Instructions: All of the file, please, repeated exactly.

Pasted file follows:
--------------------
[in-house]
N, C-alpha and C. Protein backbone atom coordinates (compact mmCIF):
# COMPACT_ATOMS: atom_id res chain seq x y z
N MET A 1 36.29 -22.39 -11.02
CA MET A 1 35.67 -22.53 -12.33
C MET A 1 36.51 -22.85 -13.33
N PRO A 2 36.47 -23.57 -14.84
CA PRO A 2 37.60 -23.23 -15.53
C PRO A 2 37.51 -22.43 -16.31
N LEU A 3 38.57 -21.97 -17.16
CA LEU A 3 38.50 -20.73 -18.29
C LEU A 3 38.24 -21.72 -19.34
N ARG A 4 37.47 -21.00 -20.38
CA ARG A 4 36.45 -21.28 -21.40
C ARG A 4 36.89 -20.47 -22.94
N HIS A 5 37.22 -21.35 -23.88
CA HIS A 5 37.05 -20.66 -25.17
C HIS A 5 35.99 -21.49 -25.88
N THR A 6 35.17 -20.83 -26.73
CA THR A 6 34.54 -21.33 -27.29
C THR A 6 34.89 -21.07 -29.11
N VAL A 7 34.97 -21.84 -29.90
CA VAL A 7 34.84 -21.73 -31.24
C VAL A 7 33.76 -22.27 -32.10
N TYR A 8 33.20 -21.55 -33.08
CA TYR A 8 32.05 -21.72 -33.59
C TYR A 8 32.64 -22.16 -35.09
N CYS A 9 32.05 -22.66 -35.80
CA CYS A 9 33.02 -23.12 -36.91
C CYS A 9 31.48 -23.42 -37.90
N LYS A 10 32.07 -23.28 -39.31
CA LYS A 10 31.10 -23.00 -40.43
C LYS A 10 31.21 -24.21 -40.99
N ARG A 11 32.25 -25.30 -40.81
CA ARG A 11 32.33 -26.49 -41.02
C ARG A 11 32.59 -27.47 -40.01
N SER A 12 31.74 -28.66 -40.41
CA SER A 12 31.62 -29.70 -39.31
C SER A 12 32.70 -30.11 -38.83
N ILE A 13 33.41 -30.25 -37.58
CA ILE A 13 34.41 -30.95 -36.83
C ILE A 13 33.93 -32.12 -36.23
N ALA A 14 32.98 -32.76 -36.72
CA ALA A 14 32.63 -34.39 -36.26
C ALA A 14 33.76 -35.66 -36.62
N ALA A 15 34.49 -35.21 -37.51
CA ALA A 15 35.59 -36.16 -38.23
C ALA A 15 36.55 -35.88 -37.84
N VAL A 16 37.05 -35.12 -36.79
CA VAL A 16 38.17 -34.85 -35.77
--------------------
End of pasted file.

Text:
[in-house]
N, C-alpha and C. Protein backbone atom coordinates (compact mmCIF):
# COMPACT_ATOMS: atom_id res chain seq x y z
N MET A 1 36.29 -22.39 -11.02
CA MET A 1 35.67 -22.53 -12.33
C MET A 1 36.51 -22.85 -13.33
N PRO A 2 36.47 -23.57 -14.84
CA PRO A 2 37.60 -23.23 -15.53
C PRO A 2 37.51 -22.43 -16.31
N LEU A 3 38.57 -21.97 -17.16
CA LEU A 3 38.50 -20.73 -18.29
C LEU A 3 38.24 -21.72 -19.34
N ARG A 4 37.47 -21.00 -20.38
CA ARG A 4 36.45 -21.28 -21.40
C ARG A 4 36.89 -20.47 -22.94
N HIS A 5 37.22 -21.35 -23.88
CA HIS A 5 37.05 -20.66 -25.17
C HIS A 5 35.99 -21.49 -25.88
N THR A 6 35.17 -20.83 -26.73
CA THR A 6 34.54 -21.33 -27.29
C THR A 6 34.89 -21.07 -29.11
N VAL A 7 34.97 -21.84 -29.90
CA VAL A 7 34.84 -21.73 -31.24
C VAL A 7 33.76 -22.27 -32.10
N TYR A 8 33.20 -21.55 -33.08
CA TYR A 8 32.05 -21.72 -33.59
C TYR A 8 32.64 -22.16 -35.09
N CYS A 9 32.05 -22.66 -35.80
CA CYS A 9 33.02 -23.12 -36.91
C CYS A 9 31.48 -23.42 -37.90
N LYS A 10 32.07 -23.28 -39.31
CA LYS A 10 31.10 -23.00 -40.43
C LYS A 10 31.21 -24.21 -40.99
N ARG A 11 32.25 -25.30 -40.81
CA ARG A 11 32.33 -26.49 -41.02
C ARG A 11 32.59 -27.47 -40.01
N SER A 12 31.74 -28.66 -40.41
CA SER A 12 31.62 -29.70 -39.31
C SER A 12 32.70 -30.11 -38.83
N ILE A 13 33.41 -30.25 -37.58
CA ILE A 13 34.41 -30.95 -36.83
C ILE A 13 33.93 -32.12 -36.23
N ALA A 14 32.98 -32.76 -36.72
CA ALA A 14 32.63 -34.39 -36.26
C ALA A 14 33.76 -35.66 -36.62
N ALA A 15 34.49 -35.21 -37.51
CA ALA A 15 35.59 -36.16 -38.23
C ALA A 15 36.55 -35.88 -37.84
N VAL A 16 37.05 -35.12 -36.79
CA VAL A 16 38.17 -34.85 -35.77